music making town, etc. I am blessed to have spent my artistic life in Chicago. Recently, I saw a
production of The Sign in Sidney Brustein’s Window directed by Anne Kaufman at The
Goodman Theatre. I love Pina Bausch’s work and Ivo Von Hove’s in equal measure to more
conventional story-telling onstage, but I was born and bred and trained in mostly traditional
forms and this production (for me) exemplified those forms at its best. Adeptly, courageously
performed, directed with heart and intelligence and a wonderful design: for me the huge
scaffolding surrounding this small Greenwich Village apartment, circa early 1960’s was a perfect
metaphor for the play- a marriage under construction as well as a city and society under
construction. The actors “went to the edge and reported back.” The play was dark, and funny
and thought provoking and it has stayed with me several months after seeing it.
What other art form do you connect to? How does this craft/discipline help you in your work?
Well, in the last few years I’ve become much more connected to classical music. I would say
that that is a daily continual diet that I feed myself. My station of choice is WFMT, Chicago’s
Classical and Folk Music Station. The beauty, the ‘architecture’ of a great piece, just amazing for
me to listen to a piece by Beethoven or Dvorak. I’m inspired by artists who work hard and
again, create out of desire. I would love (as many of us do, I surmise) to leave something to the
world that is courageous and beautiful and affirming. That’s what is challenging to us who have
chosen to do theatre. It’s ephemeral, it disappears. I know that there is great beauty in that, but
also sorrow. When I watch the YouTube of Claudio Abbado conducting Beethoven’s Symphony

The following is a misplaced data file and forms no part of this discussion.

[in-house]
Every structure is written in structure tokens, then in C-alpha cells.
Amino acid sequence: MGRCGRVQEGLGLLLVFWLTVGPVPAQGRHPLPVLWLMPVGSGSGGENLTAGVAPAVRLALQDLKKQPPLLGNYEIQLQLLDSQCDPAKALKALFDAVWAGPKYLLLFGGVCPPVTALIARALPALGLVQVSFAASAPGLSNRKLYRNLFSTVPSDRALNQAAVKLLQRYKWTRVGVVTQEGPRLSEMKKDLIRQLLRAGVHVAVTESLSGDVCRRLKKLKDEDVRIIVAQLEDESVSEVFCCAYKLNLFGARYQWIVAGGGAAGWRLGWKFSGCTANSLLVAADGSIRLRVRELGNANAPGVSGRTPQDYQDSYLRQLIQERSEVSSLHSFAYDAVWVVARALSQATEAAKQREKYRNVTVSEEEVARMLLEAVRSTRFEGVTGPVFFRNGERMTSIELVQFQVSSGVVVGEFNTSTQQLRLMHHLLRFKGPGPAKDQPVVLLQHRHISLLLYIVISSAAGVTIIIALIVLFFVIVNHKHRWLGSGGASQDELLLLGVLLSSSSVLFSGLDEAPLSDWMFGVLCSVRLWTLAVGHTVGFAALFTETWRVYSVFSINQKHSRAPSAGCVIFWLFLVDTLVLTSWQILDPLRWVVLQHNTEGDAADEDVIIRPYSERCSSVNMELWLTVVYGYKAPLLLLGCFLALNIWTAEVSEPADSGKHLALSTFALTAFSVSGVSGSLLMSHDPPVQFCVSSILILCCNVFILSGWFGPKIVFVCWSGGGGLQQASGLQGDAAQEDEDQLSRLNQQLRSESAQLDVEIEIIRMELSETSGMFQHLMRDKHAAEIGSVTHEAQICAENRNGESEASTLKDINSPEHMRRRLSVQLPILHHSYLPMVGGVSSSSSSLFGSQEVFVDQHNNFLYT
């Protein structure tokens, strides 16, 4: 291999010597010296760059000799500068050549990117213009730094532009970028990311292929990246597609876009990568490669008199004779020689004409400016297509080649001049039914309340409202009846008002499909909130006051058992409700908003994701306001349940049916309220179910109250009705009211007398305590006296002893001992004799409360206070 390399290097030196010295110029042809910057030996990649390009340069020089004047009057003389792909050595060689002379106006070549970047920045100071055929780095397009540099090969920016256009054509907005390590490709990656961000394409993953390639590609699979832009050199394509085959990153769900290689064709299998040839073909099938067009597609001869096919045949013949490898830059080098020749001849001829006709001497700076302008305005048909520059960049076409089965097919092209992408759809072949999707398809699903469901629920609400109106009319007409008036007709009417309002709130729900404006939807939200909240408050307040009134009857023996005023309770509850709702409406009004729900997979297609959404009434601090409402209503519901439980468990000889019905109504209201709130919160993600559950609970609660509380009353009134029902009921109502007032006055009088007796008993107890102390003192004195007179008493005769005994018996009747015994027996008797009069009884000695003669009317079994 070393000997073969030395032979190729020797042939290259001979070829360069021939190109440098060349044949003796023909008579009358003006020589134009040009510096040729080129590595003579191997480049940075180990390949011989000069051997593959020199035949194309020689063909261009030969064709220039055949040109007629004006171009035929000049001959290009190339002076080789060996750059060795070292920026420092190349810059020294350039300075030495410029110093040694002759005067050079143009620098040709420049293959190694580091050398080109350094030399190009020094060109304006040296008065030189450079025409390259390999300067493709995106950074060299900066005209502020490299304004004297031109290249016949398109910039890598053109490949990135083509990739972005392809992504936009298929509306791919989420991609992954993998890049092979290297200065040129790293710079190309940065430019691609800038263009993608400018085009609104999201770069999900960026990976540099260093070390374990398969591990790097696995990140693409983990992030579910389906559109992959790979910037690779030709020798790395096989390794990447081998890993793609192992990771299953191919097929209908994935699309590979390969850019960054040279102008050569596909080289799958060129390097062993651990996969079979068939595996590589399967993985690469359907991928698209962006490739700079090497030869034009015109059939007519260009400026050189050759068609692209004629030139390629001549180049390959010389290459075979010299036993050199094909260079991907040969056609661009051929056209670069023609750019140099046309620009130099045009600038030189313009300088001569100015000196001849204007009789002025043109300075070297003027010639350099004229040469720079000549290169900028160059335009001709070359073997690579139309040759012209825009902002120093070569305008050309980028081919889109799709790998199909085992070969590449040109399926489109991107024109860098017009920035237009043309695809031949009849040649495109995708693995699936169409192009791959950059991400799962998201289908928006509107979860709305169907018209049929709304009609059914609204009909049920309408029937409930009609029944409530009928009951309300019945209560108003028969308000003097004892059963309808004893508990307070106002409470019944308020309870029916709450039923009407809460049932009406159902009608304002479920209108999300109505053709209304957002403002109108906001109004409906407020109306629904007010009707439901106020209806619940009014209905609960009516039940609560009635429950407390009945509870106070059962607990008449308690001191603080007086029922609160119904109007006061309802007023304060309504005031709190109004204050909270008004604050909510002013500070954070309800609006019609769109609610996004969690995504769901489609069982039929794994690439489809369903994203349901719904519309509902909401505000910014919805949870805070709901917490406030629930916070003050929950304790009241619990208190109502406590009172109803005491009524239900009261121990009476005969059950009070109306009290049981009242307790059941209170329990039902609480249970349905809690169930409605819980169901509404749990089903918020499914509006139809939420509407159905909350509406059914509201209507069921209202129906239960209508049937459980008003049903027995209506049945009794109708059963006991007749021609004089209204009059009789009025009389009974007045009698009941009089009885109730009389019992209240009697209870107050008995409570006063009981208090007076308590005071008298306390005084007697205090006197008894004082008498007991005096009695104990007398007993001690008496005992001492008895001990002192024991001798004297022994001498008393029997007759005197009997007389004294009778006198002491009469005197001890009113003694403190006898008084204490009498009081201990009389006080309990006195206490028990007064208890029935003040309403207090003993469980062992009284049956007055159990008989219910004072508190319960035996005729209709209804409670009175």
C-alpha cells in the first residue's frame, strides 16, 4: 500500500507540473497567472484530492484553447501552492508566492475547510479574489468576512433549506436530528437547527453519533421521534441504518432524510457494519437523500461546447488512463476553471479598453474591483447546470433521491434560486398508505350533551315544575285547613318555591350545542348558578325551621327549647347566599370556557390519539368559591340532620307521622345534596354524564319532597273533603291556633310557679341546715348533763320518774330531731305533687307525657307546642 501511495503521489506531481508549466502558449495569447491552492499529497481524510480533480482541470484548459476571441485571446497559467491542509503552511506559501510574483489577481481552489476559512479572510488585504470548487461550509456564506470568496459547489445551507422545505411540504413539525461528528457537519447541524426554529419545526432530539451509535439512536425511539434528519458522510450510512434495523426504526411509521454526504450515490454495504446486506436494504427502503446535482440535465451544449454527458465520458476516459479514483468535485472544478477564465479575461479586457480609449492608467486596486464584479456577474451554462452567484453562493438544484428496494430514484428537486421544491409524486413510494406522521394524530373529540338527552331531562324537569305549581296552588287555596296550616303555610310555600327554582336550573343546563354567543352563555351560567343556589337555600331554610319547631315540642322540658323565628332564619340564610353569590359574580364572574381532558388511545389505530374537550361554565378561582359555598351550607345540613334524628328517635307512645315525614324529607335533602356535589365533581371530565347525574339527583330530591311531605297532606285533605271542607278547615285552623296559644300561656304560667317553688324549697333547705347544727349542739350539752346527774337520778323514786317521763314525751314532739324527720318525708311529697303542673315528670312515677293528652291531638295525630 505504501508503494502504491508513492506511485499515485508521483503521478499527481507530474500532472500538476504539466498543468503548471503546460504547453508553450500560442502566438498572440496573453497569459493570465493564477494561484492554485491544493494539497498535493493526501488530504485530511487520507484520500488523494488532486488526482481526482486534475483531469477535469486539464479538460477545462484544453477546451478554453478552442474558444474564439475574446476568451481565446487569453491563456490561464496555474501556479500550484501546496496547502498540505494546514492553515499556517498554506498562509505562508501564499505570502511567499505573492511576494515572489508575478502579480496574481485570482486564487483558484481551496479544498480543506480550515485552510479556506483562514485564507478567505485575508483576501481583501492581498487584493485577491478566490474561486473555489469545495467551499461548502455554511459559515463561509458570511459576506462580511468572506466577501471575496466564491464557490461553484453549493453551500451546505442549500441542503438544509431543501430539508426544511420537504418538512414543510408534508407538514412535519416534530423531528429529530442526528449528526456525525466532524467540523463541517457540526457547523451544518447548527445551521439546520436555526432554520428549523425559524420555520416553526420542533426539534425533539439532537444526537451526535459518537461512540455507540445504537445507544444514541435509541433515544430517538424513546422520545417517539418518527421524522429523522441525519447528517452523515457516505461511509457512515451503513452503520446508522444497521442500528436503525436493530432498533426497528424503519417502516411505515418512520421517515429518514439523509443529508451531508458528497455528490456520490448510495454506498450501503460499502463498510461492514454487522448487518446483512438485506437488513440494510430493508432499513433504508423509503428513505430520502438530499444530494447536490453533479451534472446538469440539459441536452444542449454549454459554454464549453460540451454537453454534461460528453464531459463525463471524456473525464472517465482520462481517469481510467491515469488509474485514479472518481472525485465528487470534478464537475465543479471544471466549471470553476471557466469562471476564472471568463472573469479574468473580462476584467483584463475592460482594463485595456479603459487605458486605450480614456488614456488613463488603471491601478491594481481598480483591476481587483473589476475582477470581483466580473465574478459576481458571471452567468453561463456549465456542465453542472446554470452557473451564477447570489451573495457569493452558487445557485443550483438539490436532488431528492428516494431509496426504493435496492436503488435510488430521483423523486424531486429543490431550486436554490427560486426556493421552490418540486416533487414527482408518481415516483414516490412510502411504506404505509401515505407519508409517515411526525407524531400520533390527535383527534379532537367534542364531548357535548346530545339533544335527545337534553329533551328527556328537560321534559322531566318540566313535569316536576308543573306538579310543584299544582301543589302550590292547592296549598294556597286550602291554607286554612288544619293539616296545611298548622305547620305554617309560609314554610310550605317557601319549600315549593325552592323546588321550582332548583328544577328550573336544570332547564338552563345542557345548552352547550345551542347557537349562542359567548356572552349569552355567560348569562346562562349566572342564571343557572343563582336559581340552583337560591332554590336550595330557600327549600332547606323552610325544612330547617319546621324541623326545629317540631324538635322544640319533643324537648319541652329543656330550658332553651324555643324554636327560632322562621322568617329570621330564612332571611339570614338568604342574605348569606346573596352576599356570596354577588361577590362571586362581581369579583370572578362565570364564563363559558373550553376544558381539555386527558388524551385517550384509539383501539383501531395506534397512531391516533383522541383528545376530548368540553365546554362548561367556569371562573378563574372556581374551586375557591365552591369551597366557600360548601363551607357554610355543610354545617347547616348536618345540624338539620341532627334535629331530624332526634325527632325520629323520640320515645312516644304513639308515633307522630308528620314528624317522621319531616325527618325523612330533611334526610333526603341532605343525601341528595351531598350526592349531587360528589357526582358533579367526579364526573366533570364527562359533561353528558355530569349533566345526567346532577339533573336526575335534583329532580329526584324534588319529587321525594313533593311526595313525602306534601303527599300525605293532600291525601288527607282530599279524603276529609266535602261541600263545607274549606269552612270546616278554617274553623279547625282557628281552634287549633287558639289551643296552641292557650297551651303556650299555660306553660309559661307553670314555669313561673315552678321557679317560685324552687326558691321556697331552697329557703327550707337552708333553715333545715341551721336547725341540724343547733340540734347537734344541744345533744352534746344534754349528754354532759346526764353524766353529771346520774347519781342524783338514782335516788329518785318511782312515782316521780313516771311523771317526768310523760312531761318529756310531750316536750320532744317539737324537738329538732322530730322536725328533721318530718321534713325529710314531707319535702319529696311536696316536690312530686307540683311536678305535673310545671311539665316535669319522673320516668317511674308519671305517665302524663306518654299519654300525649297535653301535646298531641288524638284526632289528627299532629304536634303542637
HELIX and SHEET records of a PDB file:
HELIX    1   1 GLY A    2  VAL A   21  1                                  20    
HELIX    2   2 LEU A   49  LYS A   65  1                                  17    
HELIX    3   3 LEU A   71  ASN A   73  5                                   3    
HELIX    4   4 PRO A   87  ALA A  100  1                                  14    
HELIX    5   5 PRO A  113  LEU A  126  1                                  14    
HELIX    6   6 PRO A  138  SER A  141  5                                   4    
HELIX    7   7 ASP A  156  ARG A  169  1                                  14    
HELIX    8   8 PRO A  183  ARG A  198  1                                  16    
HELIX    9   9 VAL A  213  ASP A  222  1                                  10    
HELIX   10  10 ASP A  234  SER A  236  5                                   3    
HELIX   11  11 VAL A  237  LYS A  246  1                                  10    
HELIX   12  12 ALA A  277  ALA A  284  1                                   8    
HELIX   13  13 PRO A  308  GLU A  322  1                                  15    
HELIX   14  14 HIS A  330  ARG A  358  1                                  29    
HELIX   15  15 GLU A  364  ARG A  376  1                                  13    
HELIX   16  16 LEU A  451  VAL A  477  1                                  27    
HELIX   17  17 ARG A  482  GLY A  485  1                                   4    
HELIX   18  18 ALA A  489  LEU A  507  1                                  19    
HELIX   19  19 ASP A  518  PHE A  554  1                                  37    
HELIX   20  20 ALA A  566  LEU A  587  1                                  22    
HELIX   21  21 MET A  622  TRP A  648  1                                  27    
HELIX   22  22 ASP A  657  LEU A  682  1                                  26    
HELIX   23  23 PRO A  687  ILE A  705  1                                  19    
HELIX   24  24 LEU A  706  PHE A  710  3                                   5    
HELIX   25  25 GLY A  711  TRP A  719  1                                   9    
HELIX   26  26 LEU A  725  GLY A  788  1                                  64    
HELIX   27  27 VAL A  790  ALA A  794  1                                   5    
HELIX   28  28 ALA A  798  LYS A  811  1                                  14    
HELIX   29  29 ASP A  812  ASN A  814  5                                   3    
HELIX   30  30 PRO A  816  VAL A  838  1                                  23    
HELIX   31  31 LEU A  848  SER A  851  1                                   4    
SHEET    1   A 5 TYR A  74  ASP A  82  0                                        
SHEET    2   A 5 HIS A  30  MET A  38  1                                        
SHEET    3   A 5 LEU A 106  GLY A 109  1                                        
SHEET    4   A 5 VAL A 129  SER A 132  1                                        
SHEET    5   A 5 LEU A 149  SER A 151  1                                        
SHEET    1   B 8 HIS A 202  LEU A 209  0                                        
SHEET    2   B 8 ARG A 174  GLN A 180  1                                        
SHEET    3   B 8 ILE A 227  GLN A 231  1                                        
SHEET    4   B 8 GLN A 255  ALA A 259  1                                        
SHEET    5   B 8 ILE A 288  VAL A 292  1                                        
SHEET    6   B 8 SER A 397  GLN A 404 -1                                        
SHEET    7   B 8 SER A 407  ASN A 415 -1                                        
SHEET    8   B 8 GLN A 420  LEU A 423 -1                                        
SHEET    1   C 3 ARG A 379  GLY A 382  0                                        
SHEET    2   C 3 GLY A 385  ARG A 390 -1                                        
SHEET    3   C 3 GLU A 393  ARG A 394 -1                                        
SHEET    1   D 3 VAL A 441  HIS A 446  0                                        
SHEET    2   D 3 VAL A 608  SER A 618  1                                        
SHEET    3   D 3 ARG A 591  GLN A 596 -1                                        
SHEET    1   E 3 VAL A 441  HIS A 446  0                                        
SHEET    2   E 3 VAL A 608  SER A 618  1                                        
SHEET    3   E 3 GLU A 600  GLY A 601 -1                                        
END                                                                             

No. 8 with the Berliner Philharmoniker I’m in artistic aural heaven; like listening to Leslie Odom,
Jr. and the Hamilton Company sing The Room Where it Happens!
Describe effective techniques you use to increase your focus/productivity when working on a project.
This happens more rarely during the school year because I am responsible for so much
administrative as well as creative work, but now, as I prepare for Peer Gynt, I just find it easy to
“get obsessed and stay obsessed”- with research, with listening to Grieg, to contemporary
rockabilly music (because I’m setting the play in a small Wisconsin town on the Illinois border
with a large indigenous Norwegian heritage circa late 1980’s for the first part.) So I artistically
meander, I’ll read critical analysis, I’ll read and make notes of several scenes, I always have it in
How do you reward yourself for a job well-done?
See, relish, and embrace my collaborators. See, relish, and embrace the audience. See, relish,
and embrace many performances of a work I’ve directed. Very rarely do I not love watching my
shows. That’s the reward- the magic of being in the house and watching the audience vibing
with the production.
What, in your opinion, is the most important element of training of young actors?
Just making the proposal, making the offering to try themselves out as creators/interpreters. To
offer them some of the tools that I have found valuable for my growth. To nourish their
curiosity, to offer them dramatic literature that I have found compelling and rich. To make
them embrace some of the rigorous physical training that I have found to be so freeing and
incorporate that as part of their ritual. To find ways to work on breath and voice and text in a
world that is tied to the ‘thumb dance’ of the iPhone and the tablet. To try to not judge too
harshly their own work and the work of their colleagues both young and old. To instill the
Malcolm Gladwell “10,000 Hours rule- the magic number of greatness.” In whatever the
endeavor. To just log the hours.
What do you advise your students to work on after graduation? How does a young artist maintain and grow in their craft, in early professional years?
For many years, on the last day in most every class I teach, we end sitting in a circle and reflect
on the semester. The young colleague to my right turns to the person on their right and spends